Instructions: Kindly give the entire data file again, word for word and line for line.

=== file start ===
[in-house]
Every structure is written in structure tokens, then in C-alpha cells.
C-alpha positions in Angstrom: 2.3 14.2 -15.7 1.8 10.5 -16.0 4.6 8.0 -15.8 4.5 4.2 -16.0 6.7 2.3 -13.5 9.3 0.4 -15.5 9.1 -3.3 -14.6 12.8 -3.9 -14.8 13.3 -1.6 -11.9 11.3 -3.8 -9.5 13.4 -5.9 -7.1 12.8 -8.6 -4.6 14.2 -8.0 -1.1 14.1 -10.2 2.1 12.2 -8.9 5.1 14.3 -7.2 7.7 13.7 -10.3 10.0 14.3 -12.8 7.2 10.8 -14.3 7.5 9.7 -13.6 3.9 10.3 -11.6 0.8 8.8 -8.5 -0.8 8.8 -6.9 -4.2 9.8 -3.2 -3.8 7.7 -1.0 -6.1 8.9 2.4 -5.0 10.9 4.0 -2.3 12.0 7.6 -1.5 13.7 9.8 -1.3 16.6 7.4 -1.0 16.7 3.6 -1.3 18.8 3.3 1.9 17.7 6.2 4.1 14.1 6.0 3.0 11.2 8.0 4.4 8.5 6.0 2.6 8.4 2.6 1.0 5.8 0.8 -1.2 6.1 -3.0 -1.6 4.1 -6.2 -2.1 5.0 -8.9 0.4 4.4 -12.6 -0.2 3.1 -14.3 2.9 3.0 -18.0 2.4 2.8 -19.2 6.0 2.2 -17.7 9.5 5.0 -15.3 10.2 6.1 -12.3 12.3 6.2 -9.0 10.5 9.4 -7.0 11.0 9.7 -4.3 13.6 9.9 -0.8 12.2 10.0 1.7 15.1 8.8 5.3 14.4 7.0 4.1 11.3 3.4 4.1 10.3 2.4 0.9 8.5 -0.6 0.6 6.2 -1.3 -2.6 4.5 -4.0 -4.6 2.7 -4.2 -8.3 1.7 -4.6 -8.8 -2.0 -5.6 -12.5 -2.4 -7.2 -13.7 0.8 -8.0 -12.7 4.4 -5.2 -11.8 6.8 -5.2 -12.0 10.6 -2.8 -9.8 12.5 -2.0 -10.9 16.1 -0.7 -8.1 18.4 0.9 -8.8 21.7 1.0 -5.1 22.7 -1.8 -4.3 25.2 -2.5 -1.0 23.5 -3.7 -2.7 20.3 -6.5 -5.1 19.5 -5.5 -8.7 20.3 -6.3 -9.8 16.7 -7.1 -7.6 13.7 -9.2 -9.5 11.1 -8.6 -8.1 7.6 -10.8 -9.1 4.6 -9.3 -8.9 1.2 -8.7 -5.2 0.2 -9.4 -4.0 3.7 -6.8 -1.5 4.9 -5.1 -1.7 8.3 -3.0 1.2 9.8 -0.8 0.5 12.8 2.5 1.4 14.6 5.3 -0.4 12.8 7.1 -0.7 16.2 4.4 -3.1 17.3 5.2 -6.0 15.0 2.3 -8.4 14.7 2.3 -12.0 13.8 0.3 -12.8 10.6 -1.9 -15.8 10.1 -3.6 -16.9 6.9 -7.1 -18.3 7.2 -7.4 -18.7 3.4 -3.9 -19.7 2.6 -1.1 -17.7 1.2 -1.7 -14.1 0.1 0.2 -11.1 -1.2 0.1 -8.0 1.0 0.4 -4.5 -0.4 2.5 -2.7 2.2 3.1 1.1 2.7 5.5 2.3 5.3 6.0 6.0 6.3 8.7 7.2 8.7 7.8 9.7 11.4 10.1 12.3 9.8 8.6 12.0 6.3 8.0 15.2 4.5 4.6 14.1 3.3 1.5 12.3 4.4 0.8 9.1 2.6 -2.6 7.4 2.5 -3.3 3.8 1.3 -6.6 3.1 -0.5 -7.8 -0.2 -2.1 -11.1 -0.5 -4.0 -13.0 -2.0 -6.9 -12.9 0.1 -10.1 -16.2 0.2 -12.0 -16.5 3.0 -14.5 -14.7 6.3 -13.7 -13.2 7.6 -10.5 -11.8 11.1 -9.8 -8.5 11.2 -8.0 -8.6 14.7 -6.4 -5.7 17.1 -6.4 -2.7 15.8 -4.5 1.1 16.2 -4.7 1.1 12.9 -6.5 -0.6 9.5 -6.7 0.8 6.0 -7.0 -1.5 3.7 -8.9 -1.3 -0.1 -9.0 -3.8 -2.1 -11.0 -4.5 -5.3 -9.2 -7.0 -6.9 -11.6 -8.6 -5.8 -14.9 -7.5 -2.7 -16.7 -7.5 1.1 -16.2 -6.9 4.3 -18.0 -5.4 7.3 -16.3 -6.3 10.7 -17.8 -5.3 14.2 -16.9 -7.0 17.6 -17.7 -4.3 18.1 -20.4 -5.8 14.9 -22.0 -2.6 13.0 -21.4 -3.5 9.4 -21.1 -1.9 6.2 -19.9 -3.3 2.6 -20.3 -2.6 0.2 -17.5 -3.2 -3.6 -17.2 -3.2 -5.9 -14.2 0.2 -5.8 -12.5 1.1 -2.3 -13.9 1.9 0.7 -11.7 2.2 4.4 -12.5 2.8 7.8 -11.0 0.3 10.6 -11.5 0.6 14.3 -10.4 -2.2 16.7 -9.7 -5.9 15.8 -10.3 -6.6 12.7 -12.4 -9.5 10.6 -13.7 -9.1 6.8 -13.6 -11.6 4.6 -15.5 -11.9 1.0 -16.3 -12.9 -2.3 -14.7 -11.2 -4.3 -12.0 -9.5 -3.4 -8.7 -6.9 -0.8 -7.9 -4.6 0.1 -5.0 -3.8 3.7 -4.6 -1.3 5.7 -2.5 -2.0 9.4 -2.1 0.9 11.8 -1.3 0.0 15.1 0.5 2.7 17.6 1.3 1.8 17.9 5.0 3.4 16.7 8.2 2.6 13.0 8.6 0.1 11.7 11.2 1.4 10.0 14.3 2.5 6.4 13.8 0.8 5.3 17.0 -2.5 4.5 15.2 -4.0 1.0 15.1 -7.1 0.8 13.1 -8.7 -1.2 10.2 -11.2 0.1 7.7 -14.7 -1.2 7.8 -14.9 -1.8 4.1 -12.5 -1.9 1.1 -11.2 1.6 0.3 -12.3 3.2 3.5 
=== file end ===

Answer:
[in-house]
Every structure is written in structure tokens, then in C-alpha cells.
C-alpha positions in Angstrom: 2.3 14.2 -15.7 1.8 10.5 -16.0 4.6 8.0 -15.8 4.5 4.2 -16.0 6.7 2.3 -13.5 9.3 0.4 -15.5 9.1 -3.3 -14.6 12.8 -3.9 -14.8 13.3 -1.6 -11.9 11.3 -3.8 -9.5 13.4 -5.9 -7.1 12.8 -8.6 -4.6 14.2 -8.0 -1.1 14.1 -10.2 2.1 12.2 -8.9 5.1 14.3 -7.2 7.7 13.7 -10.3 10.0 14.3 -12.8 7.2 10.8 -14.3 7.5 9.7 -13.6 3.9 10.3 -11.6 0.8 8.8 -8.5 -0.8 8.8 -6.9 -4.2 9.8 -3.2 -3.8 7.7 -1.0 -6.1 8.9 2.4 -5.0 10.9 4.0 -2.3 12.0 7.6 -1.5 13.7 9.8 -1.3 16.6 7.4 -1.0 16.7 3.6 -1.3 18.8 3.3 1.9 17.7 6.2 4.1 14.1 6.0 3.0 11.2 8.0 4.4 8.5 6.0 2.6 8.4 2.6 1.0 5.8 0.8 -1.2 6.1 -3.0 -1.6 4.1 -6.2 -2.1 5.0 -8.9 0.4 4.4 -12.6 -0.2 3.1 -14.3 2.9 3.0 -18.0 2.4 2.8 -19.2 6.0 2.2 -17.7 9.5 5.0 -15.3 10.2 6.1 -12.3 12.3 6.2 -9.0 10.5 9.4 -7.0 11.0 9.7 -4.3 13.6 9.9 -0.8 12.2 10.0 1.7 15.1 8.8 5.3 14.4 7.0 4.1 11.3 3.4 4.1 10.3 2.4 0.9 8.5 -0.6 0.6 6.2 -1.3 -2.6 4.5 -4.0 -4.6 2.7 -4.2 -8.3 1.7 -4.6 -8.8 -2.0 -5.6 -12.5 -2.4 -7.2 -13.7 0.8 -8.0 -12.7 4.4 -5.2 -11.8 6.8 -5.2 -12.0 10.6 -2.8 -9.8 12.5 -2.0 -10.9 16.1 -0.7 -8.1 18.4 0.9 -8.8 21.7 1.0 -5.1 22.7 -1.8 -4.3 25.2 -2.5 -1.0 23.5 -3.7 -2.7 20.3 -6.5 -5.1 19.5 -5.5 -8.7 20.3 -6.3 -9.8 16.7 -7.1 -7.6 13.7 -9.2 -9.5 11.1 -8.6 -8.1 7.6 -10.8 -9.1 4.6 -9.3 -8.9 1.2 -8.7 -5.2 0.2 -9.4 -4.0 3.7 -6.8 -1.5 4.9 -5.1 -1.7 8.3 -3.0 1.2 9.8 -0.8 0.5 12.8 2.5 1.4 14.6 5.3 -0.4 12.8 7.1 -0.7 16.2 4.4 -3.1 17.3 5.2 -6.0 15.0 2.3 -8.4 14.7 2.3 -12.0 13.8 0.3 -12.8 10.6 -1.9 -15.8 10.1 -3.6 -16.9 6.9 -7.1 -18.3 7.2 -7.4 -18.7 3.4 -3.9 -19.7 2.6 -1.1 -17.7 1.2 -1.7 -14.1 0.1 0.2 -11.1 -1.2 0.1 -8.0 1.0 0.4 -4.5 -0.4 2.5 -2.7 2.2 3.1 1.1 2.7 5.5 2.3 5.3 6.0 6.0 6.3 8.7 7.2 8.7 7.8 9.7 11.4 10.1 12.3 9.8 8.6 12.0 6.3 8.0 15.2 4.5 4.6 14.1 3.3 1.5 12.3 4.4 0.8 9.1 2.6 -2.6 7.4 2.5 -3.3 3.8 1.3 -6.6 3.1 -0.5 -7.8 -0.2 -2.1 -11.1 -0.5 -4.0 -13.0 -2.0 -6.9 -12.9 0.1 -10.1 -16.2 0.2 -12.0 -16.5 3.0 -14.5 -14.7 6.3 -13.7 -13.2 7.6 -10.5 -11.8 11.1 -9.8 -8.5 11.2 -8.0 -8.6 14.7 -6.4 -5.7 17.1 -6.4 -2.7 15.8 -4.5 1.1 16.2 -4.7 1.1 12.9 -6.5 -0.6 9.5 -6.7 0.8 6.0 -7.0 -1.5 3.7 -8.9 -1.3 -0.1 -9.0 -3.8 -2.1 -11.0 -4.5 -5.3 -9.2 -7.0 -6.9 -11.6 -8.6 -5.8 -14.9 -7.5 -2.7 -16.7 -7.5 1.1 -16.2 -6.9 4.3 -18.0 -5.4 7.3 -16.3 -6.3 10.7 -17.8 -5.3 14.2 -16.9 -7.0 17.6 -17.7 -4.3 18.1 -20.4 -5.8 14.9 -22.0 -2.6 13.0 -21.4 -3.5 9.4 -21.1 -1.9 6.2 -19.9 -3.3 2.6 -20.3 -2.6 0.2 -17.5 -3.2 -3.6 -17.2 -3.2 -5.9 -14.2 0.2 -5.8 -12.5 1.1 -2.3 -13.9 1.9 0.7 -11.7 2.2 4.4 -12.5 2.8 7.8 -11.0 0.3 10.6 -11.5 0.6 14.3 -10.4 -2.2 16.7 -9.7 -5.9 15.8 -10.3 -6.6 12.7 -12.4 -9.5 10.6 -13.7 -9.1 6.8 -13.6 -11.6 4.6 -15.5 -11.9 1.0 -16.3 -12.9 -2.3 -14.7 -11.2 -4.3 -12.0 -9.5 -3.4 -8.7 -6.9 -0.8 -7.9 -4.6 0.1 -5.0 -3.8 3.7 -4.6 -1.3 5.7 -2.5 -2.0 9.4 -2.1 0.9 11.8 -1.3 0.0 15.1 0.5 2.7 17.6 1.3 1.8 17.9 5.0 3.4 16.7 8.2 2.6 13.0 8.6 0.1 11.7 11.2 1.4 10.0 14.3 2.5 6.4 13.8 0.8 5.3 17.0 -2.5 4.5 15.2 -4.0 1.0 15.1 -7.1 0.8 13.1 -8.7 -1.2 10.2 -11.2 0.1 7.7 -14.7 -1.2 7.8 -14.9 -1.8 4.1 -12.5 -1.9 1.1 -11.2 1.6 0.3 -12.3 3.2 3.5 